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Guardians of the Cedars (Lebanon)

حراس الأرز, Lebanese Renovation Party

Last modified: 2020-07-31 by ian macdonald
Keywords: guardians of the cedars | cedar | shield: red | lebanese forces |
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[Guardians of the Cedars (Lebanon)]
image by Eugene Ipavec, 30 Jul 2005

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The Guardians of the Cedars was founded in 1969 by a group of men meeting to form a political gathering with the task of standing up against the new invasion of Lebanon by the PLO, when Lebanese Gen. Emile Boustani signed the Cairo accord with the refugee Yasser Arafat on November 3, 1969, which gave the PLO the right to use parts of the Lebanese territory (Arqoub area in south Lebanon) to wage guerilla wars against Israel. Although the gathering was licensed under the name Lebanese Renovation Party, it could not come out publicly, due to its military illegal goals. They formed a genuine resistance nucleus to start with the defense. The streets of Beirut witnessed for the first time graffiti on the walls that stated "no for the Arabs," "no to the Syrians," and "no Palestinians will remain on the Lebanese territory." These carried the signature "GoCF," Guardians of the Cedars Front.

The movement actively participated in uniting arms under the banner of the "Lebanese Forces" in 1976. The Lebanese Forces came to light in the command headquarters of the Guardians of the Cedars. In 1987, represented with its leader, the party participated in reviving the Lebanese Front, and in 1989 left the Front after it took the decision to walk in the path of Arab initiatives that were concluded with the Taef Peace Accord. Then in 1989, the Wide Front for Liberation and Change was formed and took the headquarters of the party as its main command center. The front included a number of active intellectual, political and social figures and it strongly stood in support of Gen. Michael Aoun's government.

In 1990, The Lebanese Forces invaded party's headquarters, looted its contents and detained the leader of the party who later took refuge in the Jezzine area, but also in that very same year the the new Lebanese Front was revived under the leadership of the late Danny Chamoun. The party participated with its representatives in the elections. From March 1990 up till now, the party is continuing its struggle to liberate Lebanon from Jezzine.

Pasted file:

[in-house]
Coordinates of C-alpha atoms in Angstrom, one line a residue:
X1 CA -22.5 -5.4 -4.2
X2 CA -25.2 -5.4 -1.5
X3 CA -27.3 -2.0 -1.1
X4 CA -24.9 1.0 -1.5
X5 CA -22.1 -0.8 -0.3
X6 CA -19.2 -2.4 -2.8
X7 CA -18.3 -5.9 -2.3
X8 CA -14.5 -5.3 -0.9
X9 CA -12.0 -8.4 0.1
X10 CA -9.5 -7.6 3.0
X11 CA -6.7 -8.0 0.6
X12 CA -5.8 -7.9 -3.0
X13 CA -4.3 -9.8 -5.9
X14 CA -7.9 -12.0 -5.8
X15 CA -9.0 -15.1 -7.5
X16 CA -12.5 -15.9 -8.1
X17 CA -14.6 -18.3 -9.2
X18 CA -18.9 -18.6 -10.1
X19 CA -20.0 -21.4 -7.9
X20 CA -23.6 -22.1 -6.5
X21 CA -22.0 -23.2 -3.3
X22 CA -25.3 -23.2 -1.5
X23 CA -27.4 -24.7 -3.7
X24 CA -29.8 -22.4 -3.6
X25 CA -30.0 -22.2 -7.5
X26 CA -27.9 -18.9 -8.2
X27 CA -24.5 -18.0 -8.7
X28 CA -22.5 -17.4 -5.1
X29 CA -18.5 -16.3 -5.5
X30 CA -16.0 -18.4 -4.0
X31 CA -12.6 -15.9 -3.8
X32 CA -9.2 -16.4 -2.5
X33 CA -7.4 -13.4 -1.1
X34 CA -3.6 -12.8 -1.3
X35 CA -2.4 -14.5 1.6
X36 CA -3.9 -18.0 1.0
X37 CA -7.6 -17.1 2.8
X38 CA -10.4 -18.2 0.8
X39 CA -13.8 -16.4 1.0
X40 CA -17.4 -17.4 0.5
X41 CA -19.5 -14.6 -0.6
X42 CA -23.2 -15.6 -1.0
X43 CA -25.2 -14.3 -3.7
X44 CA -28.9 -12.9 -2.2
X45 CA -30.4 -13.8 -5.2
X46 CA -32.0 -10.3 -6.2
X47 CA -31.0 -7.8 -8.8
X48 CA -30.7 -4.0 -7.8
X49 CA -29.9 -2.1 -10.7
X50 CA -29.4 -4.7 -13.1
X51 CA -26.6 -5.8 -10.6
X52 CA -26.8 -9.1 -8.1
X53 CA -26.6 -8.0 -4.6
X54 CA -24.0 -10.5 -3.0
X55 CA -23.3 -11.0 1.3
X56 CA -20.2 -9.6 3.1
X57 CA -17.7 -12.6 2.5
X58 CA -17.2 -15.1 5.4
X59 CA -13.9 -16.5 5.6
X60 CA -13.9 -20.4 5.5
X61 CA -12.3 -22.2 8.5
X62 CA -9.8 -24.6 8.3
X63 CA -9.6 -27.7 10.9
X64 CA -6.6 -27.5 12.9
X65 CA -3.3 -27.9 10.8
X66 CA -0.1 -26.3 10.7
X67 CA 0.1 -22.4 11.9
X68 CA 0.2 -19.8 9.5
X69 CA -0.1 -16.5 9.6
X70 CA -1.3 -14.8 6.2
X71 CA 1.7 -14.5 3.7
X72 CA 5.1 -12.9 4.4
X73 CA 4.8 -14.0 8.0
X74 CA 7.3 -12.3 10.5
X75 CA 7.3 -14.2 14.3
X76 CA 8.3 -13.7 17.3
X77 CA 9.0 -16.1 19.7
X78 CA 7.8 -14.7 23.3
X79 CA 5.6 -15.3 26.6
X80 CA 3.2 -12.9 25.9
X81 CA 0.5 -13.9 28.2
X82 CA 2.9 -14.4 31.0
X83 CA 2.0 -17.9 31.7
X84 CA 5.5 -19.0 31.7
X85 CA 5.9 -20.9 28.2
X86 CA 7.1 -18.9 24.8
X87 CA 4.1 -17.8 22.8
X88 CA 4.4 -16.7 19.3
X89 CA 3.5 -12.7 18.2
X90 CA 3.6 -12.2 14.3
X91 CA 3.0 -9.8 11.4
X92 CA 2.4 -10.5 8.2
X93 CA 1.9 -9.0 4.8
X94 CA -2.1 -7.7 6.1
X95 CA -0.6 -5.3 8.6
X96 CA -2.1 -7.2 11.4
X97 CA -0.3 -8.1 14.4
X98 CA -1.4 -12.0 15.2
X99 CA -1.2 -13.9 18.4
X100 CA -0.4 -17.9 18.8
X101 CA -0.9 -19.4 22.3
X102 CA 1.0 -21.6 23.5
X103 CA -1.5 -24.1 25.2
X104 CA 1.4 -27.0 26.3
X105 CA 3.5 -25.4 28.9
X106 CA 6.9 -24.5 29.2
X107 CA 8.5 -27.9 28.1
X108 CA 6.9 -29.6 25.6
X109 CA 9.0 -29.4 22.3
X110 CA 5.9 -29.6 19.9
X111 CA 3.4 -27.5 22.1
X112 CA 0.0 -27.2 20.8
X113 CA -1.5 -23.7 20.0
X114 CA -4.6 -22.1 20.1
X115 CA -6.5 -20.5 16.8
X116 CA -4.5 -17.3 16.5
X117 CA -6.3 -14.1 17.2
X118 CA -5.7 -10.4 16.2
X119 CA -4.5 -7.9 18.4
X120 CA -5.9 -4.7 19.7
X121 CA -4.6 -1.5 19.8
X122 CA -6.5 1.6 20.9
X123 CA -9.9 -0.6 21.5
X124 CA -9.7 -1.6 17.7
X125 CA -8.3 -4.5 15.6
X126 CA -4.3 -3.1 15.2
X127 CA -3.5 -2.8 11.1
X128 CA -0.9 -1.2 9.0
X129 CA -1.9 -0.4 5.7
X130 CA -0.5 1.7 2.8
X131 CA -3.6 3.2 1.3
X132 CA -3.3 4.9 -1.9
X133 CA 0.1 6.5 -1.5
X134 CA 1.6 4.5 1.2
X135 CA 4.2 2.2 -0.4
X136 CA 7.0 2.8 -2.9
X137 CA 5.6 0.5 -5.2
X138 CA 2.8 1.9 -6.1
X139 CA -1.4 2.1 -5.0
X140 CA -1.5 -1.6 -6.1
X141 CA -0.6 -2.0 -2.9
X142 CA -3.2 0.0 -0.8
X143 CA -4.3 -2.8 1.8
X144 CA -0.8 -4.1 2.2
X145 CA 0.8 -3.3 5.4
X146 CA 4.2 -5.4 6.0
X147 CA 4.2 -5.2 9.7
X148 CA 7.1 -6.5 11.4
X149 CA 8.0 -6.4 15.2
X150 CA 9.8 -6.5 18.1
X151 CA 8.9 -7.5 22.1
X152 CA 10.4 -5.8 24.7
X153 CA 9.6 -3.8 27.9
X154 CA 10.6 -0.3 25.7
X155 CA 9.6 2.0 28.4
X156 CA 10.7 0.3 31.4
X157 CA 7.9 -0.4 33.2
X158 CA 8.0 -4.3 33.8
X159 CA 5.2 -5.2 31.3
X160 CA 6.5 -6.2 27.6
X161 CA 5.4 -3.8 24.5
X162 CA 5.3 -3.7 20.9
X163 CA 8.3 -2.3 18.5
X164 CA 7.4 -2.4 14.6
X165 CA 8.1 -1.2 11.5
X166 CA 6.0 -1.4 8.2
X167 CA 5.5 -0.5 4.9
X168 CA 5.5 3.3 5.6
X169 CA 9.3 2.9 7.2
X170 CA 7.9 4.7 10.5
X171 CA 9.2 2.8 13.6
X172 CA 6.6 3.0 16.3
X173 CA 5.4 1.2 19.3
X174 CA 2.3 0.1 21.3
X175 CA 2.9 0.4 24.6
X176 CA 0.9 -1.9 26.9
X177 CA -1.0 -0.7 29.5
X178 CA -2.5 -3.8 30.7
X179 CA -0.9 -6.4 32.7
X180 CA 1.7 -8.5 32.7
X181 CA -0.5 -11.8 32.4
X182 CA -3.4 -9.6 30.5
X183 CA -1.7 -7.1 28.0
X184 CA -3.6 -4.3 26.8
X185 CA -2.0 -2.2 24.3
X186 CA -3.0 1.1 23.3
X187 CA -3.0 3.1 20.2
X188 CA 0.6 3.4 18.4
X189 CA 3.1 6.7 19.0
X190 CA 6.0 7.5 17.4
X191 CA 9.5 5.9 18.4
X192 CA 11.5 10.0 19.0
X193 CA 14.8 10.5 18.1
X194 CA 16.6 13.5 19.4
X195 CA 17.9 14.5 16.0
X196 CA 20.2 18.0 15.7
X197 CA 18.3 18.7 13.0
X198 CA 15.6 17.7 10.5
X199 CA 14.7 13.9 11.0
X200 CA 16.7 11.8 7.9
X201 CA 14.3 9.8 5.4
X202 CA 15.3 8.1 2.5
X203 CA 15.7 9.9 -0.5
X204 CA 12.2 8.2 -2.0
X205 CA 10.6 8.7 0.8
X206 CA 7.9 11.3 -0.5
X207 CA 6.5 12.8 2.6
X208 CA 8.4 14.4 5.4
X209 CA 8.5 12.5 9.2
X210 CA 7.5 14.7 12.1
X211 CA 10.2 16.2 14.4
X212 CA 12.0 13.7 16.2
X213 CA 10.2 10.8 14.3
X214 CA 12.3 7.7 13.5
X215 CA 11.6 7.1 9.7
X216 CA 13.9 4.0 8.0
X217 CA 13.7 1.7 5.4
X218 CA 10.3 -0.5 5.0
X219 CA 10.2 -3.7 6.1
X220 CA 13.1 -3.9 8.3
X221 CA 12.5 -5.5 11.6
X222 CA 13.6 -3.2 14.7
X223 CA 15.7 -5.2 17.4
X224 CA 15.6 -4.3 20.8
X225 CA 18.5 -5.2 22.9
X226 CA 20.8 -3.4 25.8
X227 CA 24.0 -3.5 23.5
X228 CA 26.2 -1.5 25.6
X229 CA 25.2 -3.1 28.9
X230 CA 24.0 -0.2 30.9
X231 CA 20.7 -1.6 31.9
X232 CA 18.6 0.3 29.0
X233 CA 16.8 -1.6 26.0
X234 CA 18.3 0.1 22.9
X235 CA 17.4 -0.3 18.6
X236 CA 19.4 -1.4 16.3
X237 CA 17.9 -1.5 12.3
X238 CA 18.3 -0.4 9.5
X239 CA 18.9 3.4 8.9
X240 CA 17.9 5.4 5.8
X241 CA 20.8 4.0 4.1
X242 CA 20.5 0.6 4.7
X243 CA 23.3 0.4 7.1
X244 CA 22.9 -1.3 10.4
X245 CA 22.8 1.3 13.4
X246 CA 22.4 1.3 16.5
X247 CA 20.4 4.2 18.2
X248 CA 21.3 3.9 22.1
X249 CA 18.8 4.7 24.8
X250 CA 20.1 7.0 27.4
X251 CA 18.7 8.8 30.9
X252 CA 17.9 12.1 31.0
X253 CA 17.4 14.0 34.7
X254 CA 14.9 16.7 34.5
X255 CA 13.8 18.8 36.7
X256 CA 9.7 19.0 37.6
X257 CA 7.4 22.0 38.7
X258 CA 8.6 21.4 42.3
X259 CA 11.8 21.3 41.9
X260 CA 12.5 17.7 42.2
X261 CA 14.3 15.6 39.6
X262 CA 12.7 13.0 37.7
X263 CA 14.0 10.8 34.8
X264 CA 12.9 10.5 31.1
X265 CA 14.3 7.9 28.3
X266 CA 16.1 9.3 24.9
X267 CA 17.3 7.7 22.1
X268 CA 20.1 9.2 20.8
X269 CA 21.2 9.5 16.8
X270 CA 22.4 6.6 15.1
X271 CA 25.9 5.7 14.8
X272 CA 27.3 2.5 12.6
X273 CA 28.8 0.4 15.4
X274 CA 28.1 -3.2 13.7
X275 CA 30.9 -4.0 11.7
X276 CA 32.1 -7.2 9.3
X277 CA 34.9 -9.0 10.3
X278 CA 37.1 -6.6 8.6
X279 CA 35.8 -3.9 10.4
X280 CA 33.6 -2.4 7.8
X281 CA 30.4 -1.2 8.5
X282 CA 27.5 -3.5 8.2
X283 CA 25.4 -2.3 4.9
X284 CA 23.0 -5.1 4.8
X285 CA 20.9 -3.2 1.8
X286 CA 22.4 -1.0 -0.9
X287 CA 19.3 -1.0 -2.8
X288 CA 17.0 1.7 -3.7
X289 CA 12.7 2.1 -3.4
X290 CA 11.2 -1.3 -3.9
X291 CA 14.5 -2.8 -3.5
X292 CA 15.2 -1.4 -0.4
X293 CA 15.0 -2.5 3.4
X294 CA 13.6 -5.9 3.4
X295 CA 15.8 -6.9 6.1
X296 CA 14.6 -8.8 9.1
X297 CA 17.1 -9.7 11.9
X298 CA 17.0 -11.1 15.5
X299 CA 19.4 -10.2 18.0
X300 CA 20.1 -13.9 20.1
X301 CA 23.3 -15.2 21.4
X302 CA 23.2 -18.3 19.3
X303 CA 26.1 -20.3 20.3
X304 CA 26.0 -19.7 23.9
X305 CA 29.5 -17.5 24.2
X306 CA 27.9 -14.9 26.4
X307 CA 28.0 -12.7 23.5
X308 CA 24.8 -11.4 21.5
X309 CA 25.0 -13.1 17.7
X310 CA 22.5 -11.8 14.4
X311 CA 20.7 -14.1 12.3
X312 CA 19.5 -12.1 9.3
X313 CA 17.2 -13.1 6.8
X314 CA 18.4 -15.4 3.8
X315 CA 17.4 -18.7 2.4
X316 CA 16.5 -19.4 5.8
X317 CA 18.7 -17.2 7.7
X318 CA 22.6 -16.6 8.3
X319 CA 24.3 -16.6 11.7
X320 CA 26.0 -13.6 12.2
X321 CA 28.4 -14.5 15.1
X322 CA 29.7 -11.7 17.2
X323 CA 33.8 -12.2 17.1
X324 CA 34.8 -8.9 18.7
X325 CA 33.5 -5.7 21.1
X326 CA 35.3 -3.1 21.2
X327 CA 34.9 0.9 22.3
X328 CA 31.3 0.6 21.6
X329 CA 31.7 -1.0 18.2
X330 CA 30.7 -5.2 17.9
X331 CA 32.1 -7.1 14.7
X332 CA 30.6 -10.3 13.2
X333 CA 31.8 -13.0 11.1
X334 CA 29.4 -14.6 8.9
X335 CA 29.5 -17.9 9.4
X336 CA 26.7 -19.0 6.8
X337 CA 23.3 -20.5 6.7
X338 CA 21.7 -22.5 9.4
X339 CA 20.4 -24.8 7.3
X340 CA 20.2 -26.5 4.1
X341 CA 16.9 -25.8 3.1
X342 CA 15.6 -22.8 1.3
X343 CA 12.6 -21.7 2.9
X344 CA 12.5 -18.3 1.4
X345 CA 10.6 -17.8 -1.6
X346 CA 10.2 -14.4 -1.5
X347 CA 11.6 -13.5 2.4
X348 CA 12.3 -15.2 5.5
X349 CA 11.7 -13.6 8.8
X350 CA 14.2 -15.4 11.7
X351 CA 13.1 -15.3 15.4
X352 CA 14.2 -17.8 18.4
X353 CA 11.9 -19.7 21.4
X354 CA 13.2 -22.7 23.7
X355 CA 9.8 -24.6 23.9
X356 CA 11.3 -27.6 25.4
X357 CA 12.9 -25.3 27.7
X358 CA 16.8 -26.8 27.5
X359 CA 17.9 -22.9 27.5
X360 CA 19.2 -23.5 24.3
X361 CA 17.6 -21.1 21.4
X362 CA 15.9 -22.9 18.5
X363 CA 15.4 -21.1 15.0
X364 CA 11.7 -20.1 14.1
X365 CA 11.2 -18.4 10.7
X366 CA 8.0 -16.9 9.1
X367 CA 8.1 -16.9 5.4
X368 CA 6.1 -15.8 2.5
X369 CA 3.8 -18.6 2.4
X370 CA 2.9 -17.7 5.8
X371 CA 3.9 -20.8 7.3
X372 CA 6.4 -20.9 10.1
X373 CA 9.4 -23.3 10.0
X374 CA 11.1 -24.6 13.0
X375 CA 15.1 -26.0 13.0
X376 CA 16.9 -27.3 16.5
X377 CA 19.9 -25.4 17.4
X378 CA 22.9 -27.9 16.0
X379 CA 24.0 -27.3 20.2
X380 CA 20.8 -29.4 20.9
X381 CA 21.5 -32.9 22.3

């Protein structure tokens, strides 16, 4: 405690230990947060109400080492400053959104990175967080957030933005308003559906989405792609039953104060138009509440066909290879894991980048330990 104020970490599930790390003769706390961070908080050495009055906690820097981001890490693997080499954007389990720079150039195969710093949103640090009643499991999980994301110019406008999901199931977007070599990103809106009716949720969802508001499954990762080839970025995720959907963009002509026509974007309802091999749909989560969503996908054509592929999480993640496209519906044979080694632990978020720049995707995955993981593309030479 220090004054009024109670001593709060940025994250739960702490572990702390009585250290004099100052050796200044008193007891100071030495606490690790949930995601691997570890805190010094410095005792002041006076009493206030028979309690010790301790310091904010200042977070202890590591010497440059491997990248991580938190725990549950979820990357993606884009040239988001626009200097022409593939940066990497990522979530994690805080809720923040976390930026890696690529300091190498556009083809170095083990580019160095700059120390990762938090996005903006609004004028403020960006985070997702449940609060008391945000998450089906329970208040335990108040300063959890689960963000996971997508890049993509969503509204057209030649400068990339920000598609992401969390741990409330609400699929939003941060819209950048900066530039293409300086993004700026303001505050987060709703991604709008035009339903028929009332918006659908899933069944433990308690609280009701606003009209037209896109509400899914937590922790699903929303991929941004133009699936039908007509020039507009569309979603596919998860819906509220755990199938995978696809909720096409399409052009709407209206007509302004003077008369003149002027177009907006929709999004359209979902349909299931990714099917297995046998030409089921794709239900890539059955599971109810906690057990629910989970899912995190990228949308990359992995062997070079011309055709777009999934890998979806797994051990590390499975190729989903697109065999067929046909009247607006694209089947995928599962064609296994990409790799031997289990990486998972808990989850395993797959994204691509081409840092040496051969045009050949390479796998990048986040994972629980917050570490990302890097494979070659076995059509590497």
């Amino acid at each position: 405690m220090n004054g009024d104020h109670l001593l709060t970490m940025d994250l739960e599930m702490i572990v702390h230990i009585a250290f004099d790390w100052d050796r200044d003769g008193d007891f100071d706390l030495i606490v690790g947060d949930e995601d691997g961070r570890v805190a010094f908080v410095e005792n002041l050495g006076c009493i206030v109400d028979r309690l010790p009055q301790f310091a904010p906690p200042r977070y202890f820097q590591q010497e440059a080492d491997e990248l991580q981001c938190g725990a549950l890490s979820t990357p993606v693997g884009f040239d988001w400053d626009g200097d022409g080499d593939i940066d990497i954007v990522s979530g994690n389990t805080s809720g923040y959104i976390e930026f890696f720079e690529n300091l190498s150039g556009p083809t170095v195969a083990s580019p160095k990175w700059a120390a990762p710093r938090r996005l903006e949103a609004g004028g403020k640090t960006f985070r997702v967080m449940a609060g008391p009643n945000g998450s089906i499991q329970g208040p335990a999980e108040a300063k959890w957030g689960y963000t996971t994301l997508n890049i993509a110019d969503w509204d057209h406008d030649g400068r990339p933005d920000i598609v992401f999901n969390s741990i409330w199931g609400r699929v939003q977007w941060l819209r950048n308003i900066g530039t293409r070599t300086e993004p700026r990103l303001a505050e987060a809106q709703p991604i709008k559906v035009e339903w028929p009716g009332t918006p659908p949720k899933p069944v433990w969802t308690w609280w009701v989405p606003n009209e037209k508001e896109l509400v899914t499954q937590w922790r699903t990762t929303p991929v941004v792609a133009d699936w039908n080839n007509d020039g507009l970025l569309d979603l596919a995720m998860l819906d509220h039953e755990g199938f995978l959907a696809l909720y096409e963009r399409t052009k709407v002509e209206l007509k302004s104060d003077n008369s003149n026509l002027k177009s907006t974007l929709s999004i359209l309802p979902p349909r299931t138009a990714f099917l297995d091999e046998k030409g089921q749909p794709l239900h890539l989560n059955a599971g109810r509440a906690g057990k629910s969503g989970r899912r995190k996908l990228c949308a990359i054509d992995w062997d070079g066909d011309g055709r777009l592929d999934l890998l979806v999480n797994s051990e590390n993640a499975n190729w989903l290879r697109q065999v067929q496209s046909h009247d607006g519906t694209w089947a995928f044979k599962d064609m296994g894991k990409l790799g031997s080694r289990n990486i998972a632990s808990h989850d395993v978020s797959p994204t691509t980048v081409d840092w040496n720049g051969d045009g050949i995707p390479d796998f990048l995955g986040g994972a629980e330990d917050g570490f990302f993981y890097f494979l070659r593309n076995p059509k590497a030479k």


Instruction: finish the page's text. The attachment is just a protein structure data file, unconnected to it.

Sources: Guardians of the Cedars website 1, 2

Esteban Rivera, 30 Jul 2005

The Guardians of the Cedar are a right-wing Christian organisation that opposes Syrian influence in Lebanon as well as Muslims and Arabs in generals.

Marc Pasquin, 16 Jan 2007

Are you sure of the latter? Middle East Christians, of which many are Lebanese citizens, are usually considered as Arabs, and most are Arabic speakers. Indeed this organization's logo includes Arabic writing.

António Martins-Tuválkin, 17 Jan 2007

I think self-perceptions may be changing in this regards. While at one time Christians were disproportionately represented among some secular Arab nationalist movements, from a lot of browsing over the last several years I have seen a number of Middle Eastern Christians [or their relatives in the diaspora] who are rejecting identification as Arabs, and are describing themselves as Coptics, Aramaics, Syriacs, Assyrians, even Phoenicians in the case of some Lebanese.

Hand-in-hand with this is a growth in interest in learning Aramaic in some of the communities. So while I do not know exactly how widespread such feelings are amongst Middle Eastern Christians in general, I see nothing implausible about a group expressing them.

Ned Smith, 17 Jan 2007

From what I gathered online, the Guardians of the Cedars (so as not applying this to the rest of the Lebanese Christians) believe themselves to be not Arabs, but descendants of the Phoenicians.

Marc Pasquin, 16 Jan 2007

Leaving aside that both above propositions could co-exist, I still don't get how or why an anti-Arab entity would use an Arabic alphabet (and Arabic language) text on its symbols.

António Martins-Tuválkin, 17 Jan 2007


Unlike the normal party emblem, the shield on the flag has a much thicker border, plus a thin white line running near the inner edge.

Eugene Ipavec, 30 Jul 2005

The flag included is based on photographs on the official website of the organisation. It is simply the logo of the organisation (Naturalistic cedar in a red-bordered shield design with Arabic name) on a white field.

Note that the pictures featured both vertical and horizontal variants that were identical in design save for the orientation of the logo.

Marc Pasquin, 16 Jan 2007